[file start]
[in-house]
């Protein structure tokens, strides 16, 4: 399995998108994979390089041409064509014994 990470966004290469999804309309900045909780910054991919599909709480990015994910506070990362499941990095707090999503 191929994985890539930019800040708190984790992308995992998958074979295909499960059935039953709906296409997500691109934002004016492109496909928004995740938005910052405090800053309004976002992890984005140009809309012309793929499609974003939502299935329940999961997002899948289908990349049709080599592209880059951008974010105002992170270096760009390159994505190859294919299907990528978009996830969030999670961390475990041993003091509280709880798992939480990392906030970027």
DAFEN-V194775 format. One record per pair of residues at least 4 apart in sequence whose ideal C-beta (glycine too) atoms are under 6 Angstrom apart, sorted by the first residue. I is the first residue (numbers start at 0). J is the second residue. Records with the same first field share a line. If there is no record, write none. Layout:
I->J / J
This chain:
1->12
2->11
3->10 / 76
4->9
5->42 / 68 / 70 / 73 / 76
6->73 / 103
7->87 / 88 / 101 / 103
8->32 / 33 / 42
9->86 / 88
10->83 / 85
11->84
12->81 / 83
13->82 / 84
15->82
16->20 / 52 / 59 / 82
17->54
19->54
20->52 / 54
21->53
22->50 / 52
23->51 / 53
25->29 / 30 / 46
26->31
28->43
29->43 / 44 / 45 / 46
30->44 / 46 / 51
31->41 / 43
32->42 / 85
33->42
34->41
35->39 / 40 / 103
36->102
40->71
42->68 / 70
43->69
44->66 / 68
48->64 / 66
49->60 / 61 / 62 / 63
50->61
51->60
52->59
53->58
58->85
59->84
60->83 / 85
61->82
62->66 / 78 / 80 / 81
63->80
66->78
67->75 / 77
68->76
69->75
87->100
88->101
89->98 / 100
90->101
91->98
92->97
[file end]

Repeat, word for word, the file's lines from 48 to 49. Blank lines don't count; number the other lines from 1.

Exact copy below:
58->85
59->84